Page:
This study differentiates between the following six types of regions:

  • Industrial dominated regions/areas (“industrial region”)
  • Service oriented regions/areas (“service region”)
  • Agricultural dominated regions/areas (“agricultural region”)
  • Mass tourism oriented regions/areas (“mass tourism region”)
  • Soft/alternative tourism oriented regions/areas (“alternative tourism region”)
  • Residential positioned regions/areas (“residential regions”)

The developed conceptual model is composed of the three modules: 

Module 1: The impact matrix shows qualitatively the relationship between the various standards of development of transport infrastructure or public transport supply and mobility needs. The mobility needs are specified by means of the five indicators: travel and transport costs, travel / transport time, access / availability, security and comfort / attractiveness (= “indicators of the impact level”). The standards of development are defined on the basis of indicators at the performance and design level , which refer to concrete elements of transport infrastructure (e.g. road width, drainage) of the public transport supply (e.g. frequency of departures, hours of operation).

Module 2: The table of relevance shows the specific mobility needs of the six types of regions. The five indicators that reflect these needs are of various significance according to how the region is structured and in what location competition it is. Through the combination of the impact matrix and table of relevance, the standards of the public transport supply and/or the transport infrastructure for the considered types of regions are put in relation to the regional development. The matrix shows which indicators at the performance and design level are less or more important for the development of a specific type of region and therefore could be fixed at a lower or higher level accordingly.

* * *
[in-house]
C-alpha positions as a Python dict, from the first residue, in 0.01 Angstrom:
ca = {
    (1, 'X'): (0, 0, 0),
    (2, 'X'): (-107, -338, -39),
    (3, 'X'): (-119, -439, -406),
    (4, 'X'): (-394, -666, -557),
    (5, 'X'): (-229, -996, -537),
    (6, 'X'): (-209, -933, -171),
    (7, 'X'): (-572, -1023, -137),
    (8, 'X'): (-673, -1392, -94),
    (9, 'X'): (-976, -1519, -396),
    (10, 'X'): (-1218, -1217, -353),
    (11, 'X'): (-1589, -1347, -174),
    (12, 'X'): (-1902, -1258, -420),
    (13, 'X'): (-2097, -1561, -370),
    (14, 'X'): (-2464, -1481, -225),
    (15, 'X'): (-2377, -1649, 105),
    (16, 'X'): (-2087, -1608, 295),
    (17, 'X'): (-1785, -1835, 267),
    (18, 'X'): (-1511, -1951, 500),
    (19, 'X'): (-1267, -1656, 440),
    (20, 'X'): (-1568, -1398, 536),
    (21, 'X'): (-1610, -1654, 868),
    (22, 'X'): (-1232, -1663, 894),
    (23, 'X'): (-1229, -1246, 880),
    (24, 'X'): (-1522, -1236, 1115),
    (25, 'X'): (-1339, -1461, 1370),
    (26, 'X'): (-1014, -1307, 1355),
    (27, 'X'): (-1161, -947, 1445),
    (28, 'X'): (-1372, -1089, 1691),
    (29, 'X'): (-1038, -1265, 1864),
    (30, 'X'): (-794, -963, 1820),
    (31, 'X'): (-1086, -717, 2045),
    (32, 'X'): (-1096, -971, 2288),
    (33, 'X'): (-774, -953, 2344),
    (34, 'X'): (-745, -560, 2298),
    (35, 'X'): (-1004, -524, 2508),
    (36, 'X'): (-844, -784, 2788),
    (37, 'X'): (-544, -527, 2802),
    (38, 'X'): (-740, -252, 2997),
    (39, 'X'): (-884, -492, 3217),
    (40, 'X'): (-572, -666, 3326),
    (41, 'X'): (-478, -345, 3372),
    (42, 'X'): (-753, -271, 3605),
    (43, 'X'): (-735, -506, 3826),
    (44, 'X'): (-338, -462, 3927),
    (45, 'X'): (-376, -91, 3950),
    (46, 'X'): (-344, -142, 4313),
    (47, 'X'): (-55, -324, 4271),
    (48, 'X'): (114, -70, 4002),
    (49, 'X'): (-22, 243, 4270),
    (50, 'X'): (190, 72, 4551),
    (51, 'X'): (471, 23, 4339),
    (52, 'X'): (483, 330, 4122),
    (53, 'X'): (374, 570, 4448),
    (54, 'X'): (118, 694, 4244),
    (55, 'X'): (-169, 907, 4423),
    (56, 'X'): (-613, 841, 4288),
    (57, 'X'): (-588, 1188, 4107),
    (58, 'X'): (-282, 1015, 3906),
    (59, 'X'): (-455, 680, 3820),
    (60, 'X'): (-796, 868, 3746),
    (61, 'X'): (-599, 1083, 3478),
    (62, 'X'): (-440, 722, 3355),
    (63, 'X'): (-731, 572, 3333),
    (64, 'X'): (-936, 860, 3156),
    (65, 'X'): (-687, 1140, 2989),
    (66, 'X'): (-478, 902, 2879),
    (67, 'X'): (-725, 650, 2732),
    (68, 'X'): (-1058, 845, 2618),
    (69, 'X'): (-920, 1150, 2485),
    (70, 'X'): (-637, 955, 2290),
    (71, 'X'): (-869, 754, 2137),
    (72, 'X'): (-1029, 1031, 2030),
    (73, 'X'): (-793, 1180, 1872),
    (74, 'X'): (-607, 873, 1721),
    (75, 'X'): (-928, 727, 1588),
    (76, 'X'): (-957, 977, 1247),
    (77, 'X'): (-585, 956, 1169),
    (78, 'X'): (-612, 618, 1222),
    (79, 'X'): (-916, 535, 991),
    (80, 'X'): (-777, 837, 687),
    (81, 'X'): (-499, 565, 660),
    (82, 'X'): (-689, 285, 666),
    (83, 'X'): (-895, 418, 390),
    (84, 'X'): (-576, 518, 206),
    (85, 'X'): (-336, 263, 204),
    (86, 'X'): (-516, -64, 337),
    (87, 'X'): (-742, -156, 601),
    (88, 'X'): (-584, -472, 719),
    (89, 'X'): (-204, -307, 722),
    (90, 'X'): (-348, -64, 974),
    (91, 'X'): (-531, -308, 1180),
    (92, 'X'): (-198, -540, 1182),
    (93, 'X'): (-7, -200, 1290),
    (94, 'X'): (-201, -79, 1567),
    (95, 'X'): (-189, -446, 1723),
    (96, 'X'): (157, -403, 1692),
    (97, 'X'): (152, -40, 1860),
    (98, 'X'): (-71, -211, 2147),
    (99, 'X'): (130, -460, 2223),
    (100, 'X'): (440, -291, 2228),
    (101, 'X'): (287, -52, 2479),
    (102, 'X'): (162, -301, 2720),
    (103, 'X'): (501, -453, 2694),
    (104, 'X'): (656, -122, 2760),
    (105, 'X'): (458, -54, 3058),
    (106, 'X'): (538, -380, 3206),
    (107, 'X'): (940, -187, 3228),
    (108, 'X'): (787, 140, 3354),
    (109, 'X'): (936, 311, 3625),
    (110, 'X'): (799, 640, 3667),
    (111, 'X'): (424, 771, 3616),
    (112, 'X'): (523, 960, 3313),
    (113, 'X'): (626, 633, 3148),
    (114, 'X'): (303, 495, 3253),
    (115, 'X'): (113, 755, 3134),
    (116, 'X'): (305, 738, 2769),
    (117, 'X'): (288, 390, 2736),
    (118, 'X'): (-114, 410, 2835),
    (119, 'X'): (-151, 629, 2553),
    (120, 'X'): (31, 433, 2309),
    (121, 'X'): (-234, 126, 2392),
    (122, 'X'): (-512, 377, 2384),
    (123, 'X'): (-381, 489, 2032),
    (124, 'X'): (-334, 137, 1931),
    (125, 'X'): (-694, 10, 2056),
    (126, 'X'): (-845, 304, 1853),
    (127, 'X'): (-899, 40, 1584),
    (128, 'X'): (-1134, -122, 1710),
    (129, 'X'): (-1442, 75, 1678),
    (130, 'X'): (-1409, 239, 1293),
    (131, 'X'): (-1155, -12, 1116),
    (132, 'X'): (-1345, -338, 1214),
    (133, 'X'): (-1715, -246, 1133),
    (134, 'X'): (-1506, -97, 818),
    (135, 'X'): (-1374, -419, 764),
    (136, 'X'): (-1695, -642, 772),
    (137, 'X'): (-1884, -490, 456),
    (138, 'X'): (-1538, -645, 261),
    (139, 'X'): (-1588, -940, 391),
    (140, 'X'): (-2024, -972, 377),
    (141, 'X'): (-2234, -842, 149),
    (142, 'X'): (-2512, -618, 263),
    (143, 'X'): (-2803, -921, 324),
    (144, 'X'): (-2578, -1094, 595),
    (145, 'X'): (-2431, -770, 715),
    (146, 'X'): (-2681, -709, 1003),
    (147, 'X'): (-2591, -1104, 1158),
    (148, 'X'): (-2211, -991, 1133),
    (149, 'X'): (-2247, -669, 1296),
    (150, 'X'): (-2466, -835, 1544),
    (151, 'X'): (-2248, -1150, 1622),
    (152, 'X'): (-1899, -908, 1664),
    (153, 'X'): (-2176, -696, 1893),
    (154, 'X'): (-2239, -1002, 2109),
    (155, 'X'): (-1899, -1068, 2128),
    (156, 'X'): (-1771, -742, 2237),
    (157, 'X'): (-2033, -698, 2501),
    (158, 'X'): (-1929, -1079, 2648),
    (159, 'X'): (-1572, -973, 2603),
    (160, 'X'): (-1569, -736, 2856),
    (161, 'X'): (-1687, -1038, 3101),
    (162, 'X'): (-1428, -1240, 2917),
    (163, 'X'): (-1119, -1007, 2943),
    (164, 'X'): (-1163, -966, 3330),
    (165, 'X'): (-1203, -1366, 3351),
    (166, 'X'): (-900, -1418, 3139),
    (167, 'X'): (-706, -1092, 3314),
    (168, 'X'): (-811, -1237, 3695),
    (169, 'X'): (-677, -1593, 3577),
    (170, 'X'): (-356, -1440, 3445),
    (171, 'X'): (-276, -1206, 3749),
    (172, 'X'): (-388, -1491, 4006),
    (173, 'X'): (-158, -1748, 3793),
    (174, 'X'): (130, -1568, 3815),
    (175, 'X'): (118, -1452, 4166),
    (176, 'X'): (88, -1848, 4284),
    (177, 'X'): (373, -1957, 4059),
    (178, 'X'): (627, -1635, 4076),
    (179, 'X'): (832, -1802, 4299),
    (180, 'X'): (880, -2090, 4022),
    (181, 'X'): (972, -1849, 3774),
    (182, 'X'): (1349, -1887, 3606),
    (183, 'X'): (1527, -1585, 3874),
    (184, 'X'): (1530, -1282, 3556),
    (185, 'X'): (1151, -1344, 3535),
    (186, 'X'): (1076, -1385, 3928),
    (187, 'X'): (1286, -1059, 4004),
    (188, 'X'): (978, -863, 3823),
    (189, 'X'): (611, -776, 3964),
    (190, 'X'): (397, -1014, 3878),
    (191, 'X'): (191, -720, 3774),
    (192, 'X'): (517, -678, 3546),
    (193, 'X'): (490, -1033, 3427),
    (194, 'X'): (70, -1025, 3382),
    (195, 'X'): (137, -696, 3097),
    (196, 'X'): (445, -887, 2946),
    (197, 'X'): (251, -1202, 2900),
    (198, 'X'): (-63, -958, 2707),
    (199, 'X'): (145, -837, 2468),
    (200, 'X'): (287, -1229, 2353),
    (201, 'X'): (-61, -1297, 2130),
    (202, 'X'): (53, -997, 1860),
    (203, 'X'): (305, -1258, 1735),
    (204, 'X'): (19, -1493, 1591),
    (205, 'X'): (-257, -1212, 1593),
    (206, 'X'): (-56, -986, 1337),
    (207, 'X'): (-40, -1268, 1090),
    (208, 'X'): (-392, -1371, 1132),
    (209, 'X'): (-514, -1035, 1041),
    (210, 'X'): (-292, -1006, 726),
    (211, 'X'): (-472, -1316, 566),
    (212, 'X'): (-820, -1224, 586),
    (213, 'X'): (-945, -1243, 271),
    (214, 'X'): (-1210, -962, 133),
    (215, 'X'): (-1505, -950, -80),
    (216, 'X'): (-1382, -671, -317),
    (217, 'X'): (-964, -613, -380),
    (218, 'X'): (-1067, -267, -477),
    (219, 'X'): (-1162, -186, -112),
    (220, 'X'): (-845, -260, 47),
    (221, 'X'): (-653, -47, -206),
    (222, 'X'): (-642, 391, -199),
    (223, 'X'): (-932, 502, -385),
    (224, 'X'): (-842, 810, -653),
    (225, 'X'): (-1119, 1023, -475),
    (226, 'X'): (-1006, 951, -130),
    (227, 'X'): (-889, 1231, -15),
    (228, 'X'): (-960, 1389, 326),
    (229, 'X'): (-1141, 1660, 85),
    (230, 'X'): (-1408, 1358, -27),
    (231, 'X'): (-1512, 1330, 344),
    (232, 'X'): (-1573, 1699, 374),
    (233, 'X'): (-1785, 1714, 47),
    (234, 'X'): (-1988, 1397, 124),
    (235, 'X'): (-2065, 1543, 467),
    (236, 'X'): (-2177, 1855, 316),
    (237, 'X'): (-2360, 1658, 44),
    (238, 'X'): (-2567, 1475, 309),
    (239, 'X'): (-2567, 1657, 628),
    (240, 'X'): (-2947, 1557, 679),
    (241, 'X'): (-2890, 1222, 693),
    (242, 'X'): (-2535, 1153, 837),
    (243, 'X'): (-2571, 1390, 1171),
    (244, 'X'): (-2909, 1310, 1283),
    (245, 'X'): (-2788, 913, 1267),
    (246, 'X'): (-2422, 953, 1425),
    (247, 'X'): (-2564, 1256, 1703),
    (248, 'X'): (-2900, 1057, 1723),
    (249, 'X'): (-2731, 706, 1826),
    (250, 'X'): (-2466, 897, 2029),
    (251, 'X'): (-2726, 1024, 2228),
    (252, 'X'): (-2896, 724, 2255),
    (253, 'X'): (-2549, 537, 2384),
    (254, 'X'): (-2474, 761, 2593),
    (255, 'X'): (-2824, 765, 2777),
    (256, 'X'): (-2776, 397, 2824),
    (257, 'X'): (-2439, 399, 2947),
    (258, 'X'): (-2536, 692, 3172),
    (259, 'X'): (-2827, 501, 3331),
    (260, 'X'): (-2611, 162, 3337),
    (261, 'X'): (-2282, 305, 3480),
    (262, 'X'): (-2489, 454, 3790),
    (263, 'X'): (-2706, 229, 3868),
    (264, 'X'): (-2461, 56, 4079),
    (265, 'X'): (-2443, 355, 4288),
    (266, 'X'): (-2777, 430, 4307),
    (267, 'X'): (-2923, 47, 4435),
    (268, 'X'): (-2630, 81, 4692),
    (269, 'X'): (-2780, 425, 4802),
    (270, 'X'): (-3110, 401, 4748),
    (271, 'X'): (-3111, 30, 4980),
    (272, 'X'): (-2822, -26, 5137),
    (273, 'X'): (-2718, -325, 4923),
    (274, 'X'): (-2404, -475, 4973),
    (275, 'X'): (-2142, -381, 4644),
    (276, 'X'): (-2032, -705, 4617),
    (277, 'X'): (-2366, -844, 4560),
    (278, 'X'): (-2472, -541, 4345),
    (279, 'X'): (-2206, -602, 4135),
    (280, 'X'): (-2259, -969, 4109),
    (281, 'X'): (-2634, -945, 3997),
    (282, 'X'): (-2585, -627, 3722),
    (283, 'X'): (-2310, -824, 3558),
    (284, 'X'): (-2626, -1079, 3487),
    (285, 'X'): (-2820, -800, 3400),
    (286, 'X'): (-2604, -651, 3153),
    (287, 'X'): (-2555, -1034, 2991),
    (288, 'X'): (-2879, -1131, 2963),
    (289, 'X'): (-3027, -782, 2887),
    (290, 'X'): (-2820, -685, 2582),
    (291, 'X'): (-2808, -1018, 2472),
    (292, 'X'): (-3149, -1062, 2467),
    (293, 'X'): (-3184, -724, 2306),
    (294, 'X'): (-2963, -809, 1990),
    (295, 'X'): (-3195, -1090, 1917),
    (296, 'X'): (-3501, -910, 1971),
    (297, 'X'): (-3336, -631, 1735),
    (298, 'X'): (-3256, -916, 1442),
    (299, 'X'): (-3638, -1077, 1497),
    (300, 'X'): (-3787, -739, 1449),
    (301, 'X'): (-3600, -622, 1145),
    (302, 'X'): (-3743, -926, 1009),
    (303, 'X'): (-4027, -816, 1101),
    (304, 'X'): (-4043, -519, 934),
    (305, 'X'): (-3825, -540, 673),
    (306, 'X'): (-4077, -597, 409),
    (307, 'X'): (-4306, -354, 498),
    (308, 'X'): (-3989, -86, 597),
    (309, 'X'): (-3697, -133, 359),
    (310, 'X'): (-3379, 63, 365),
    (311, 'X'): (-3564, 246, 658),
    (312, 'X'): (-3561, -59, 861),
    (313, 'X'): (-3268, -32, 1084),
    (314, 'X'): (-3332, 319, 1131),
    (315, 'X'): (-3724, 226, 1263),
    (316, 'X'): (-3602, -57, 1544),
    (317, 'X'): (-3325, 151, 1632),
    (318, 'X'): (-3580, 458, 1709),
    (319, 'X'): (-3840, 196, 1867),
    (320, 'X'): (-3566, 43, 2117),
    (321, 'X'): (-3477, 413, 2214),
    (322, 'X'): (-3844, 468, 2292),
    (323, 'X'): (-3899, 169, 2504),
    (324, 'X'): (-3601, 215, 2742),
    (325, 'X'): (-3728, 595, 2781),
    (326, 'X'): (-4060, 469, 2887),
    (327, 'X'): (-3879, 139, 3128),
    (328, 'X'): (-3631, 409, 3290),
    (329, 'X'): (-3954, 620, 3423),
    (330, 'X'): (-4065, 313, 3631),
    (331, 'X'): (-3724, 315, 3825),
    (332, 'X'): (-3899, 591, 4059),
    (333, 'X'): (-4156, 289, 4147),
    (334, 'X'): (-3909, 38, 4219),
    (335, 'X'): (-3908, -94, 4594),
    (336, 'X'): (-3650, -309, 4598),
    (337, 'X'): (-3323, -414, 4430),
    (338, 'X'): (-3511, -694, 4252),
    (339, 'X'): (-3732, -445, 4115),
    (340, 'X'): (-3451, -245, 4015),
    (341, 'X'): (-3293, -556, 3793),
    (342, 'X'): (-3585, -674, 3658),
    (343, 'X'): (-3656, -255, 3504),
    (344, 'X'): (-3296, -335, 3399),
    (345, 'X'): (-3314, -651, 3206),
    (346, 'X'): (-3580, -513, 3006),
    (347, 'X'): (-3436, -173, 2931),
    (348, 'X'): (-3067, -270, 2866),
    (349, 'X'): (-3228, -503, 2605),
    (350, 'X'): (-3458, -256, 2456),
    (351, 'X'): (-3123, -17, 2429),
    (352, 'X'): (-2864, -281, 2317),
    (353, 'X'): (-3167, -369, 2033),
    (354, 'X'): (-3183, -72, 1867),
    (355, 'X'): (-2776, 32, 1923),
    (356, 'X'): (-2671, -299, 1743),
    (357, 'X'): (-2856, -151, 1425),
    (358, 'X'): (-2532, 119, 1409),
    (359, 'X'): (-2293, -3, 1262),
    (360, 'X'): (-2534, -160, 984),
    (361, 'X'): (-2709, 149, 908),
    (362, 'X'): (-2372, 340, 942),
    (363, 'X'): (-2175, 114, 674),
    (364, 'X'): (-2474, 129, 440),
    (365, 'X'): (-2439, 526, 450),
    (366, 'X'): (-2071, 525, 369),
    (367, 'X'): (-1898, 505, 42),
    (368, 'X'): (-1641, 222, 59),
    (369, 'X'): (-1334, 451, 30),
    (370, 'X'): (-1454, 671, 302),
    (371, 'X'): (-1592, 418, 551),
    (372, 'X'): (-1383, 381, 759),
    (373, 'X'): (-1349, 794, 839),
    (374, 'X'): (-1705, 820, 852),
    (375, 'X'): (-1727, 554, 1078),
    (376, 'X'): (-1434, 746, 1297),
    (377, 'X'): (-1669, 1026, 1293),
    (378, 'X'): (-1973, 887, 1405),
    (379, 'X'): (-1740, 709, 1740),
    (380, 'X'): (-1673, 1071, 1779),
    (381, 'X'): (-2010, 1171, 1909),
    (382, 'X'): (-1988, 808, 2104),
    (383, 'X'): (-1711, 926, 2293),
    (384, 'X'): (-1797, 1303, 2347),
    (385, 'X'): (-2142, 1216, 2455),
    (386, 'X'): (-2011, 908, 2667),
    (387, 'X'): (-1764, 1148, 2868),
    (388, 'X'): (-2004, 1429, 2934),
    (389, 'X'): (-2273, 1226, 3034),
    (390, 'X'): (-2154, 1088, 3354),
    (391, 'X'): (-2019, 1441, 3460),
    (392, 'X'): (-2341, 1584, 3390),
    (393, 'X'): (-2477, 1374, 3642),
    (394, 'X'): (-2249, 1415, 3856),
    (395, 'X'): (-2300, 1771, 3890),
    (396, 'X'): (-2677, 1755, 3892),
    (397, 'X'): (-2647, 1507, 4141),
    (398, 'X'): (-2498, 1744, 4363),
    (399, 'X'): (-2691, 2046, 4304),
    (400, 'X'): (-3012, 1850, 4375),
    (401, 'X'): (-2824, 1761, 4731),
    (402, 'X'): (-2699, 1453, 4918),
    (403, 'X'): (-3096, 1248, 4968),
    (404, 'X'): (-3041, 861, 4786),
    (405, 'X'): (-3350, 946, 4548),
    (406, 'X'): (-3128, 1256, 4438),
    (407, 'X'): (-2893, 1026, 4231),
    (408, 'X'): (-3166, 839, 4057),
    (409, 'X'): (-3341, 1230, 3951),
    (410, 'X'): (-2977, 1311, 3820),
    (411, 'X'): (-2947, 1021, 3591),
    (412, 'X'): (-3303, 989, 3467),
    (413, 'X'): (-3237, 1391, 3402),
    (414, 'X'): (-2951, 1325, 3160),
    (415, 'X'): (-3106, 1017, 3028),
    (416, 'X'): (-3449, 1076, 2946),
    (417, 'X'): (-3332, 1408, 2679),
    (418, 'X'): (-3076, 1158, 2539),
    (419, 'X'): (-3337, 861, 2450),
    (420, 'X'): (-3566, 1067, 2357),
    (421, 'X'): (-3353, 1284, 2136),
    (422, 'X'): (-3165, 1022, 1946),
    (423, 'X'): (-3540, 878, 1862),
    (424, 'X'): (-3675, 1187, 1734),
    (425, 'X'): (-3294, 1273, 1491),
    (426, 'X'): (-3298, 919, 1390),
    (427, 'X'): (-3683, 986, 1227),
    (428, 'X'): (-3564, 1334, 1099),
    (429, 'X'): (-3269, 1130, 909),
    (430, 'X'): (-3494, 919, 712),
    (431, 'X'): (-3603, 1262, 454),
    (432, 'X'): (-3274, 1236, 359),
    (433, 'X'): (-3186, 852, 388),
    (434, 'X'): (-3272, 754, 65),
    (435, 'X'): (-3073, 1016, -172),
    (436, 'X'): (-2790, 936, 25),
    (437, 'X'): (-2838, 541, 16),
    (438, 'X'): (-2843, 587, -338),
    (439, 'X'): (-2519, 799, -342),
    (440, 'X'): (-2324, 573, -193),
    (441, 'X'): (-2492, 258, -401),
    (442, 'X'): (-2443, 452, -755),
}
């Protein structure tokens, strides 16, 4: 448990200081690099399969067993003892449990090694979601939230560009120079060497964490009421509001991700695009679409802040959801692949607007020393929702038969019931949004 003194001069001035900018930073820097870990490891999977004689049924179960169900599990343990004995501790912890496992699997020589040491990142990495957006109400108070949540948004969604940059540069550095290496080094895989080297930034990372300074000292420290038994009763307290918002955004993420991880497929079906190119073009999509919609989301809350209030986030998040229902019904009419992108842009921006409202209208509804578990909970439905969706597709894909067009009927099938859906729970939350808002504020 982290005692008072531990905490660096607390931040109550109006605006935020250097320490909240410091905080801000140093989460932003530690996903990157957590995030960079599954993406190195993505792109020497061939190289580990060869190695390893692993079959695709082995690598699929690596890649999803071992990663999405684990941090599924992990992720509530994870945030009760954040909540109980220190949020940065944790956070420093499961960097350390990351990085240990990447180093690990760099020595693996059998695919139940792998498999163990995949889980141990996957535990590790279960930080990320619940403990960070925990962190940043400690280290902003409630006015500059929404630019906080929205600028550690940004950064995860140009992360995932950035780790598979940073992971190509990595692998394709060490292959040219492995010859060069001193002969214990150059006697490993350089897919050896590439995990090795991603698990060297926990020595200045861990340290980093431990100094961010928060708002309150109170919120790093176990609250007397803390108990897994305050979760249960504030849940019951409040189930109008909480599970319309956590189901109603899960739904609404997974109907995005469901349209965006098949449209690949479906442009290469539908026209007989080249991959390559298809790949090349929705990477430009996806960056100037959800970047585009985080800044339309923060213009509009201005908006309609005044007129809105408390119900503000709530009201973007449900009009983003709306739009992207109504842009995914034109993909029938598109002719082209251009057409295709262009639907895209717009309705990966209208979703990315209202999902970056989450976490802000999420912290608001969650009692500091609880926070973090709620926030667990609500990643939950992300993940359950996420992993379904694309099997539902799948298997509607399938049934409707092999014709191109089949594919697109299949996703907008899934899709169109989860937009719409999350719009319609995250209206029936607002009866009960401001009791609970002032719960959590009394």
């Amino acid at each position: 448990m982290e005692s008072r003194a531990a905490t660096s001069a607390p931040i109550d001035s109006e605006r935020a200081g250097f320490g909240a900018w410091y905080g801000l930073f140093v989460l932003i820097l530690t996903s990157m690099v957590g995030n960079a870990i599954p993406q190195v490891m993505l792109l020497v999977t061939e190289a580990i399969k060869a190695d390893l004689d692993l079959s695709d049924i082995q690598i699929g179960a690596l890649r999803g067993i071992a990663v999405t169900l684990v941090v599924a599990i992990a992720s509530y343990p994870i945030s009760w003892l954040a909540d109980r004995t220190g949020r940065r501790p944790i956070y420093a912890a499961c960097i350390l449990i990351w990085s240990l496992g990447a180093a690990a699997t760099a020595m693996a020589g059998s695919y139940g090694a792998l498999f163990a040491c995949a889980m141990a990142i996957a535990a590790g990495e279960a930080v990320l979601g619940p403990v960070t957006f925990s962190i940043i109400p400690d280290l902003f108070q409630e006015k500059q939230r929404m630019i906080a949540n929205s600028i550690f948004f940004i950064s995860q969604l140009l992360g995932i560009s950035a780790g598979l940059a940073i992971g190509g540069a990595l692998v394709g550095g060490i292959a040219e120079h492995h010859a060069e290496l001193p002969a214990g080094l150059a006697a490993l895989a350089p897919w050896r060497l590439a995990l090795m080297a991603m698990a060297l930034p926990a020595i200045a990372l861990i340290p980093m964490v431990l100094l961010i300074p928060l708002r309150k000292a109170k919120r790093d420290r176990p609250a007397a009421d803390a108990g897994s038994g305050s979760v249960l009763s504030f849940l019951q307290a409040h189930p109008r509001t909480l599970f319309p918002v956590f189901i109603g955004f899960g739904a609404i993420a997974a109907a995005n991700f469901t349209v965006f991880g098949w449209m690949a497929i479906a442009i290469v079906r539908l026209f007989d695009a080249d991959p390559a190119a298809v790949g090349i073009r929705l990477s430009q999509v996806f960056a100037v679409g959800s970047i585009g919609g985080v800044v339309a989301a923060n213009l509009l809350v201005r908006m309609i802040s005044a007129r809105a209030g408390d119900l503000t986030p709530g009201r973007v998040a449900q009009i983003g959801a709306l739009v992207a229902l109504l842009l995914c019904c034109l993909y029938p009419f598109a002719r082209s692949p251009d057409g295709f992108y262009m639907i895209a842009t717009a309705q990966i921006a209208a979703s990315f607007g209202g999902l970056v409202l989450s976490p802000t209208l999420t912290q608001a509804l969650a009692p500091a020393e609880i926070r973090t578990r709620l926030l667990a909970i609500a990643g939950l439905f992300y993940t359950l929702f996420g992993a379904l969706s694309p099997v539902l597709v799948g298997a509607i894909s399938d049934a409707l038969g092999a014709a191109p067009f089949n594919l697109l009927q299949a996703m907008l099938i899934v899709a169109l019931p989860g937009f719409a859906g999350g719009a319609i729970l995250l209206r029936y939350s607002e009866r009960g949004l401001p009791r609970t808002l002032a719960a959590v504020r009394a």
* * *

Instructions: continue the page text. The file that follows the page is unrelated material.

Parent Programmes
Institution Type
Private foundation
Institution Name
Association of Transportation Engineers
Type of funding
Public (national/regional/local)


The knowledge gained is summarized in the following points:

  • There is a need for action beginning with a high level of provision and development in international comparison.
  • The mobility standards under consideration are in terms of the “level of provision and development” and not in terms of fixed norms and standardizations. It is not about an adaptation of the “technical regulations” in the road and public transport sector specifically for peripheral regions.
  • Concrete recommendations for realizable measures are suggested by the three strategic options described in this report:

                - Differentiation of construction/finishing standards for road infrastructure

                - Differentiation of maintenance standards for road infrastructure

                - Needs-oriented supply of public transport

  • The interdependencies between traffic accessibility / provision of mobility and regional development are very complex. Therefore, the deduction of generalized statements about meaningful measures is limited.
  • In the case that no relevant negative effects on the development prospects of peripheral regions can be accepted, then the potential for cost optimization in the transport sector of peripheral regions is altogether limited. This pertains particularly to the area of “alternative services” in public transport.
  • The possibilities for cost savings that ultimately exist in a region are highly dependent on the context and can only be determined through the specific application of the considerations in this study for the concerned regions.
  • Further analyses on this topic on a general level will only result in minor gains in insight and are therefore unnecessary. Deeper analyses on the concrete implementation of the strategic options developed in this study should be carried out.


Lead Organisation
EU Contribution
Partner Organisations
EU Contribution